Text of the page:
Would it surprise you to learn the discouraging news that employee engagement in the workplace is not improving? In fact, Gallup’s recent Annual Employee Engagement Survey results suggest that “the 2015 averages are largely on par with the 2014 averages and reflect little improvement in employee engagement over the past year.” If this is true, 50% of American workers are “not engaged,” while another 17.8% are “actively disengaged.” Why does this matter? According to this report, Gallup’s extensive research shows that employee engagement is strongly connected to business outcomes essential to an organization’s financial success, such as productivity, profitability and customer engagement.
In response, Gallup, individual companies and bloggers like myself continue to posit topics like the “Five Key Steps to Improving Engagement” or something similar. I’m beginning to believe we are overthinking the solution.
Here’s a crazy idea…What if leaders everywhere began to treat each employee with respect?
Merriam Webster defines the noun “respect” in two ways:
- A feeling of admiring someone or something that is good, valuable, important, etc.
- A feeling or understanding that someone or something is important, serious, etc., and should be treated in an appropriate way
What if this pervasive respect crept all the way through the organization so that pretty soon everyone understood that they were valued? Wow! Employees at every level would begin to understand their importance in the organization and, knowing this, would be committed to the organization and perform at the highest levels. This sounds like engagement to me!
Let’s explore this magic world of respect.
First, the organization must believe that people are capable and resourceful. The great female sprinter, Wilma Rudolph said, “The potential for greatness lives within each of us.” Just think about how language and behaviors change when you believe someone is capable and resourceful. You come to a conversation with the belief that the fellow employee understands the job requirements, has the “can do” and the “will do” to get the job done, and will rise to any challenge. With this foundation, your tone and word choice are supportive, enthusiastic and positive. It communicates “of course you can do this and I’m here if you have questions.”
This does not mean that you bring everyone and anyone into your organization. A careful hiring process is still important to ensure that employees have the skills necessary for the job and support the culture of the organization.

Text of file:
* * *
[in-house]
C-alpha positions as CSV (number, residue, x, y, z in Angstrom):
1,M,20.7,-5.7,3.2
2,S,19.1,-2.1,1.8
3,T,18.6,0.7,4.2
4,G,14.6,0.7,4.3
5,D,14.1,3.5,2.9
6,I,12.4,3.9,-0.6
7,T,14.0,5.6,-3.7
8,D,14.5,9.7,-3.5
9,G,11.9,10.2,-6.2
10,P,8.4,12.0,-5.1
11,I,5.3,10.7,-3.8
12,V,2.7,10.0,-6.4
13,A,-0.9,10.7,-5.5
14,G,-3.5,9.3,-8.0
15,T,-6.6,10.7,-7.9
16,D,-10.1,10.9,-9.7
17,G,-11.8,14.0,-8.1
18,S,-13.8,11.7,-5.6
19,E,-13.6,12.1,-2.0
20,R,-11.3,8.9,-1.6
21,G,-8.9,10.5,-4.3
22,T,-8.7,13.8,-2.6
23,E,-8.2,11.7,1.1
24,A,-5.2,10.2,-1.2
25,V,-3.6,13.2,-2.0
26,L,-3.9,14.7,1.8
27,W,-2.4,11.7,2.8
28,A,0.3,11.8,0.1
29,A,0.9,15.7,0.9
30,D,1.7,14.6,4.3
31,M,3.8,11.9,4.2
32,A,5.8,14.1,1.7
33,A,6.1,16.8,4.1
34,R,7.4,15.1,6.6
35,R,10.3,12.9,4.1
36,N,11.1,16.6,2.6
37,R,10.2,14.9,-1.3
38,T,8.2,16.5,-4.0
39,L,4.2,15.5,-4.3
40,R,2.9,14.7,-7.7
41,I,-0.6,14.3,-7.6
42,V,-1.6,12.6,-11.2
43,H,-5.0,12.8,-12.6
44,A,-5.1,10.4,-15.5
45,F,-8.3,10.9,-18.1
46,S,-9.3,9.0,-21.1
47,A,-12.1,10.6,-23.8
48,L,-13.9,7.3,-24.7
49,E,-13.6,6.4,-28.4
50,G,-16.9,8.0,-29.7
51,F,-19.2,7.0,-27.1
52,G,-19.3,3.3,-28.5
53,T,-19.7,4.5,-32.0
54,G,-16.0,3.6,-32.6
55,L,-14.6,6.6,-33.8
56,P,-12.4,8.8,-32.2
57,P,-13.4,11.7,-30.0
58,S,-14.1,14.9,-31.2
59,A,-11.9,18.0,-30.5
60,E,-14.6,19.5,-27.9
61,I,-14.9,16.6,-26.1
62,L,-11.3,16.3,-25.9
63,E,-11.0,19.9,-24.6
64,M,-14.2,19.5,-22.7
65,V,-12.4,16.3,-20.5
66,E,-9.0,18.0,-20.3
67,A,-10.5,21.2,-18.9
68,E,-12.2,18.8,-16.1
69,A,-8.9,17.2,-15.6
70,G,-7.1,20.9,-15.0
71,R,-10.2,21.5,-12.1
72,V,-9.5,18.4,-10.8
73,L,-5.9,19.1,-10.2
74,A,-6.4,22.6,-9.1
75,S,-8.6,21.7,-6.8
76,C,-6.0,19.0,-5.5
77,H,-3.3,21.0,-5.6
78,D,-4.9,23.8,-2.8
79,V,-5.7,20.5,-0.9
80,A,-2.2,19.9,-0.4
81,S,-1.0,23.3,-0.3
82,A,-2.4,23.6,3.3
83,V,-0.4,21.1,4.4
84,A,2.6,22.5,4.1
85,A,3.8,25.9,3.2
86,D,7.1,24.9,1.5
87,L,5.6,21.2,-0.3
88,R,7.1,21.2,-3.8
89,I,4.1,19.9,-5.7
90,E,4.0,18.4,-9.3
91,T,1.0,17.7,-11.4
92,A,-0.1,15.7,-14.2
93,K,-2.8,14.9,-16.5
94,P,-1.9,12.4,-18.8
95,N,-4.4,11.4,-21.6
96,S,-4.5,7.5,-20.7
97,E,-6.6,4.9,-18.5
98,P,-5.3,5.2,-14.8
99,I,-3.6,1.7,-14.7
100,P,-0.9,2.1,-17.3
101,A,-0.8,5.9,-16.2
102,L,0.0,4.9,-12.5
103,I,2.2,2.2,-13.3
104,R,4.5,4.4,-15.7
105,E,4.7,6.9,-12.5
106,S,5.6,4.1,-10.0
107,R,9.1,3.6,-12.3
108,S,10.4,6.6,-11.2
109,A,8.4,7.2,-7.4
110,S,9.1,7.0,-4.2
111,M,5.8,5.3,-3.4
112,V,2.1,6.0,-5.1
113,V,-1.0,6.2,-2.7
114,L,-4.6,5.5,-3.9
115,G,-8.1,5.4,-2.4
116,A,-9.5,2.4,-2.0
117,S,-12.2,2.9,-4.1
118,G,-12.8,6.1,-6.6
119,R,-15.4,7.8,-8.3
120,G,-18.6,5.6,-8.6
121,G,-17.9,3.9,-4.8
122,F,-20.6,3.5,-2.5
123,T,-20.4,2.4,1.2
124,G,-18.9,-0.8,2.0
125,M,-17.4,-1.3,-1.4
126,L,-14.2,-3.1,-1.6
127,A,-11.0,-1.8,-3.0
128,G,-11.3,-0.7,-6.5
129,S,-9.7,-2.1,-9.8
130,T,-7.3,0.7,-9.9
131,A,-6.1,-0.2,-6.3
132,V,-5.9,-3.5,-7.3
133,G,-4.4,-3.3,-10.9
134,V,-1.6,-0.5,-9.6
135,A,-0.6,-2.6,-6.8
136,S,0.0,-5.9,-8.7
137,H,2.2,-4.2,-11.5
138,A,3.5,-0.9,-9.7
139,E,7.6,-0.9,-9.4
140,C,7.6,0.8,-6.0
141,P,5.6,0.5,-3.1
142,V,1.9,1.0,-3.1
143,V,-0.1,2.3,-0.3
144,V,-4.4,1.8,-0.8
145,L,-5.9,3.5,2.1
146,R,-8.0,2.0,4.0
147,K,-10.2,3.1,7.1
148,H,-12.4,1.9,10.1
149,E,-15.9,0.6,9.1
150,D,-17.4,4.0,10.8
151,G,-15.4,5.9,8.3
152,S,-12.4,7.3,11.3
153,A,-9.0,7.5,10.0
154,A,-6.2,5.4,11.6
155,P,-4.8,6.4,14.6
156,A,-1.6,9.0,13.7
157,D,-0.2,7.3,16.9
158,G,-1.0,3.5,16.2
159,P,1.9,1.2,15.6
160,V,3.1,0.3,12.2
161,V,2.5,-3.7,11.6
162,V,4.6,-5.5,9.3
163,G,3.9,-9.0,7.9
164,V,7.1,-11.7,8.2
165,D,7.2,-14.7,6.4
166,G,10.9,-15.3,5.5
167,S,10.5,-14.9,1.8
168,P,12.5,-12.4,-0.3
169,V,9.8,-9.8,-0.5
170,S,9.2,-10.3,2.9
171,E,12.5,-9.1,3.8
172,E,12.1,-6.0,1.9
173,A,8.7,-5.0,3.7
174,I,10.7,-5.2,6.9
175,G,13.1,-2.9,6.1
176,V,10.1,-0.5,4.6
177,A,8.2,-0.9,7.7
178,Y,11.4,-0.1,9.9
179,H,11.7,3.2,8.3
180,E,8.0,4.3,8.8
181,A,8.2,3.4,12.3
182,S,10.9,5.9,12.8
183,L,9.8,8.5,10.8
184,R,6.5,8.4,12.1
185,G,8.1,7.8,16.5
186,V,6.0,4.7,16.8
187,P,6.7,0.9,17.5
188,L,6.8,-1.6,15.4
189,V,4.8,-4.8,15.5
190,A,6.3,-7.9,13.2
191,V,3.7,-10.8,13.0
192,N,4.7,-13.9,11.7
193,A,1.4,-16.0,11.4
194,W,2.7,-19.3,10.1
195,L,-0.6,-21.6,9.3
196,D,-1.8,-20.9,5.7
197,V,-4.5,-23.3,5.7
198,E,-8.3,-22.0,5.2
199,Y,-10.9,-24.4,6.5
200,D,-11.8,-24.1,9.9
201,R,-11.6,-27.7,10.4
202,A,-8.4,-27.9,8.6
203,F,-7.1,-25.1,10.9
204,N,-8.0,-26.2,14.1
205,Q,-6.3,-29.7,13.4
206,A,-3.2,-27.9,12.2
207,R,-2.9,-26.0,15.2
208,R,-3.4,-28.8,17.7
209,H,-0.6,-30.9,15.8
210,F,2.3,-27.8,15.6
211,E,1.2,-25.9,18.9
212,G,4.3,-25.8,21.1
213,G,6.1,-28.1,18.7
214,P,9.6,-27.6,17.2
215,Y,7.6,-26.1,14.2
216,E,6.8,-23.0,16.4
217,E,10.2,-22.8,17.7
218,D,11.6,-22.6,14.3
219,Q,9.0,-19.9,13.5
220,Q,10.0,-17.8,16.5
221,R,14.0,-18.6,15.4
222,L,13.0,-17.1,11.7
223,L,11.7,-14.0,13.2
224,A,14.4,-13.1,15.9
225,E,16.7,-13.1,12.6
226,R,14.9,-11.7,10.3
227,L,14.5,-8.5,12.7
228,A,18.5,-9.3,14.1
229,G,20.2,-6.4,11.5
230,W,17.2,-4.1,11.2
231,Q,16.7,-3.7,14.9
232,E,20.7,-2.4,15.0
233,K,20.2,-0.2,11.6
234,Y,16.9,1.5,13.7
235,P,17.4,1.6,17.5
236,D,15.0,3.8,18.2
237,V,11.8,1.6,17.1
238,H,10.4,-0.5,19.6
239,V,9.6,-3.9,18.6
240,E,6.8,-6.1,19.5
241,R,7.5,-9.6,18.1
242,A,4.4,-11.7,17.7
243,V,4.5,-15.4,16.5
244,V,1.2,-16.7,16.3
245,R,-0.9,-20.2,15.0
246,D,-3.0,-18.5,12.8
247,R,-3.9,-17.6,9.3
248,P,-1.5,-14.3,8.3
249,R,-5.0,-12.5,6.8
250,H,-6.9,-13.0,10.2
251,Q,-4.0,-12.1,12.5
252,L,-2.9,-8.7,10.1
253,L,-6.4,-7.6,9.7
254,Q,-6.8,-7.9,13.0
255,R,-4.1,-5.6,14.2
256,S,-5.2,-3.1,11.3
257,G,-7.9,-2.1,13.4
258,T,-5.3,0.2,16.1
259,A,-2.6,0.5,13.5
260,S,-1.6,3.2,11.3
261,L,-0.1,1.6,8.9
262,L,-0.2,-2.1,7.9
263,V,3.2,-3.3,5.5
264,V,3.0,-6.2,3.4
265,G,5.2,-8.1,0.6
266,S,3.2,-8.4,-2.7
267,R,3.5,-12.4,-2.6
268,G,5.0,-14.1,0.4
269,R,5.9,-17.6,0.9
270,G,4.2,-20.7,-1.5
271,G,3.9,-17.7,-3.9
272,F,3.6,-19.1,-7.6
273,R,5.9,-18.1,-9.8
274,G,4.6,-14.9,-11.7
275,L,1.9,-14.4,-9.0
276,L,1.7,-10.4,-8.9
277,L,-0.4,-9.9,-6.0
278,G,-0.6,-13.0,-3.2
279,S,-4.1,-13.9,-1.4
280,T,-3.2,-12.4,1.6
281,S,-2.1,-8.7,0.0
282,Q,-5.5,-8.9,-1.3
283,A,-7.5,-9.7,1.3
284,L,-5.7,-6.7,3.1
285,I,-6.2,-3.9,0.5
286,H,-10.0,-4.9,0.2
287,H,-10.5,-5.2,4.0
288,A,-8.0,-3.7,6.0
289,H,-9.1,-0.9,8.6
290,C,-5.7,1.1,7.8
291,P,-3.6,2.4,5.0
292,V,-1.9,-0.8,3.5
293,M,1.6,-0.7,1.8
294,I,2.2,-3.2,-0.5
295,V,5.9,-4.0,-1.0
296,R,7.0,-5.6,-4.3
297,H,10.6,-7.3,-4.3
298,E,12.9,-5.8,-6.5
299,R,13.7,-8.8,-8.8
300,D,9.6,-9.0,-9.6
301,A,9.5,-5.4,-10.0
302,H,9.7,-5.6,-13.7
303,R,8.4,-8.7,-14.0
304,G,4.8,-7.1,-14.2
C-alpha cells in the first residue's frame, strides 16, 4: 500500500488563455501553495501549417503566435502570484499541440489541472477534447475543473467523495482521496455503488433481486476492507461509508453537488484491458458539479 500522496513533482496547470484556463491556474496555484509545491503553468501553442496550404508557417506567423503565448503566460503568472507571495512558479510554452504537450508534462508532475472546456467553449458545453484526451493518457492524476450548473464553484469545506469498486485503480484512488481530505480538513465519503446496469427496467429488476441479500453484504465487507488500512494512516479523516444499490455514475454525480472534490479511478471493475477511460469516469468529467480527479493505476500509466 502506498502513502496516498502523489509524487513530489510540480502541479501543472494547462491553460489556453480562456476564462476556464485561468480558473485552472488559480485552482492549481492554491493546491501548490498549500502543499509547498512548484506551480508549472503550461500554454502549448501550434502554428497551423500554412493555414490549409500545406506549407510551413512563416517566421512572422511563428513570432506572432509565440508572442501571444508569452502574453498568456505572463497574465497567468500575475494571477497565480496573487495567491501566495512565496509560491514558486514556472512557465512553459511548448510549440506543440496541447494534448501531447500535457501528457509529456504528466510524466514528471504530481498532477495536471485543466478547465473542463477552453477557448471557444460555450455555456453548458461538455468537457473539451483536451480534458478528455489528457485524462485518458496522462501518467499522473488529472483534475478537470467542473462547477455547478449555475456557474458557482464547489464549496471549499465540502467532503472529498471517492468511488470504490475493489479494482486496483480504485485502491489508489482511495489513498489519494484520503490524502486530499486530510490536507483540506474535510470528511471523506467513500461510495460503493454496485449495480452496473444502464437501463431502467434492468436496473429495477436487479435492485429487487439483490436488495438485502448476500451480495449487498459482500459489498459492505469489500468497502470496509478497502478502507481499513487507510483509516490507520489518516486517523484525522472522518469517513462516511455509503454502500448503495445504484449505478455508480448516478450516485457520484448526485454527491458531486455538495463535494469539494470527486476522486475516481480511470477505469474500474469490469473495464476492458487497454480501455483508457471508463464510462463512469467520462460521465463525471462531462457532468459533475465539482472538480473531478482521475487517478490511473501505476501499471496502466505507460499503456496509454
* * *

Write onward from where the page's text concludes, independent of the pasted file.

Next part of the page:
Second, when you respect someone, you assume positive intent on their part. In a 2008 column, Indra Nooyi, Chairman and CEO of Pepsico said that an important lesson that her father taught her was “… always assume positive intent. Whatever anybody says or does, assume positive intent. You will be amazed at how your whole approach to a person or problem becomes very different. When you assume negative intent, you’re angry. If you take away that anger and assume positive intent, you will be amazed. Your emotional quotient goes up because you are no longer almost random in your response. You don’t get defensive. You don’t scream. You are trying to understand and listen because at your basic core you are saying, “Maybe they are saying something to me that I’m not hearing.”
Positive intent respects the point of view of the other person.
Third, being curious about another person shows respect. The 2013 Stanford Encylopedia of Philosophy supports this notion of being curious this way: The idea of paying heed or giving proper attention to the object which is central to respect often means trying to see the object clearly, as it really is in its own right, and not seeing it solely through the filter of one’s own desires and fears or likes and dislikes. Thus, respecting something contrasts with being oblivious or indifferent to it, ignoring or quickly dismissing it, neglecting or disregarding it, or carelessly or intentionally misidentifying it.
If you are curious about your fellow employee, you will go beyond your initial judgment and try to understand what makes her tick – the goals, skills, experiences and values that drive her. You will ask questions to understand, rather than make statements to confirm your own beliefs.
If you want a team who is involved in, enthusiastic about and committed to their work and workplace, try a little respect.